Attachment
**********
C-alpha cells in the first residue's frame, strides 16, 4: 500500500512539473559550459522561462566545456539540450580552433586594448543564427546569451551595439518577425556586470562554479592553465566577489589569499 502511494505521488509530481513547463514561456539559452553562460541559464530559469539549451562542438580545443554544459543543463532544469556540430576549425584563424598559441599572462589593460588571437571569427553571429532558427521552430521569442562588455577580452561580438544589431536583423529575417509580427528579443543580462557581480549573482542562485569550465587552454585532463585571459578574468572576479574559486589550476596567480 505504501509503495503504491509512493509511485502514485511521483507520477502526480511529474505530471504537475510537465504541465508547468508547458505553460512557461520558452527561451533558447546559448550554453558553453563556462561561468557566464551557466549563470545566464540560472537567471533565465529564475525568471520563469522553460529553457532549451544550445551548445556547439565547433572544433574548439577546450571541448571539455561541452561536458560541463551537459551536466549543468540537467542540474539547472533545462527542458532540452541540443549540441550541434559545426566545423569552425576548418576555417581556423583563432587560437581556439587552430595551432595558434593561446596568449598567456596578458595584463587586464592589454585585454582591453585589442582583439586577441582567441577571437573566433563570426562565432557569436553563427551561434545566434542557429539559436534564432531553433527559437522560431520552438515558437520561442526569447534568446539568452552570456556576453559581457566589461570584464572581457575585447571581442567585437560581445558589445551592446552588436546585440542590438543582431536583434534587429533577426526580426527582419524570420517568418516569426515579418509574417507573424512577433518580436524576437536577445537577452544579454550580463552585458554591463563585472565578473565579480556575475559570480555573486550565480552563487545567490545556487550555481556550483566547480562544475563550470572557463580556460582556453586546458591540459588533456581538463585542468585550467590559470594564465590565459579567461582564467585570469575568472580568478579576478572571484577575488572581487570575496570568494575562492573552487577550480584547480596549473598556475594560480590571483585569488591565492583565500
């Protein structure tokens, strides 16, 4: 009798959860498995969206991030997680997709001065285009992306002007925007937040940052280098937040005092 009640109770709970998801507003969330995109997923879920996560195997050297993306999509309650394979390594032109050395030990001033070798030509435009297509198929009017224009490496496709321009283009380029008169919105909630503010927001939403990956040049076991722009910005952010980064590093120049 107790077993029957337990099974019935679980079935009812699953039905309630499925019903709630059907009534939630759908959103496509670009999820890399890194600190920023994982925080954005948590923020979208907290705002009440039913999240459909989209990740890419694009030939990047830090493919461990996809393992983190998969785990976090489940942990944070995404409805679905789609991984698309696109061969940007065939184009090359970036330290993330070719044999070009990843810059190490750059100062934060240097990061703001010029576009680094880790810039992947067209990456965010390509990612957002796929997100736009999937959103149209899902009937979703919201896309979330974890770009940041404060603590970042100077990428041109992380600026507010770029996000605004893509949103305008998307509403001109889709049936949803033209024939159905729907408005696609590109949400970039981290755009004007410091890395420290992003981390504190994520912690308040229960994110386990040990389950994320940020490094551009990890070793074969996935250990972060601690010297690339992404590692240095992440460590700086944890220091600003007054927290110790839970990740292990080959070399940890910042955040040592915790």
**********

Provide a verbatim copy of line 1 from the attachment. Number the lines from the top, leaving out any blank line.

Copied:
C-alpha cells in the first residue's frame, strides 16, 4: 500500500512539473559550459522561462566545456539540450580552433586594448543564427546569451551595439518577425556586470562554479592553465566577489589569499 502511494505521488509530481513547463514561456539559452553562460541559464530559469539549451562542438580545443554544459543543463532544469556540430576549425584563424598559441599572462589593460588571437571569427553571429532558427521552430521569442562588455577580452561580438544589431536583423529575417509580427528579443543580462557581480549573482542562485569550465587552454585532463585571459578574468572576479574559486589550476596567480 505504501509503495503504491509512493509511485502514485511521483507520477502526480511529474505530471504537475510537465504541465508547468508547458505553460512557461520558452527561451533558447546559448550554453558553453563556462561561468557566464551557466549563470545566464540560472537567471533565465529564475525568471520563469522553460529553457532549451544550445551548445556547439565547433572544433574548439577546450571541448571539455561541452561536458560541463551537459551536466549543468540537467542540474539547472533545462527542458532540452541540443549540441550541434559545426566545423569552425576548418576555417581556423583563432587560437581556439587552430595551432595558434593561446596568449598567456596578458595584463587586464592589454585585454582591453585589442582583439586577441582567441577571437573566433563570426562565432557569436553563427551561434545566434542557429539559436534564432531553433527559437522560431520552438515558437520561442526569447534568446539568452552570456556576453559581457566589461570584464572581457575585447571581442567585437560581445558589445551592446552588436546585440542590438543582431536583434534587429533577426526580426527582419524570420517568418516569426515579418509574417507573424512577433518580436524576437536577445537577452544579454550580463552585458554591463563585472565578473565579480556575475559570480555573486550565480552563487545567490545556487550555481556550483566547480562544475563550470572557463580556460582556453586546458591540459588533456581538463585542468585550467590559470594564465590565459579567461582564467585570469575568472580568478579576478572571484577575488572581487570575496570568494575562492573552487577550480584547480596549473598556475594560480590571483585569488591565492583565500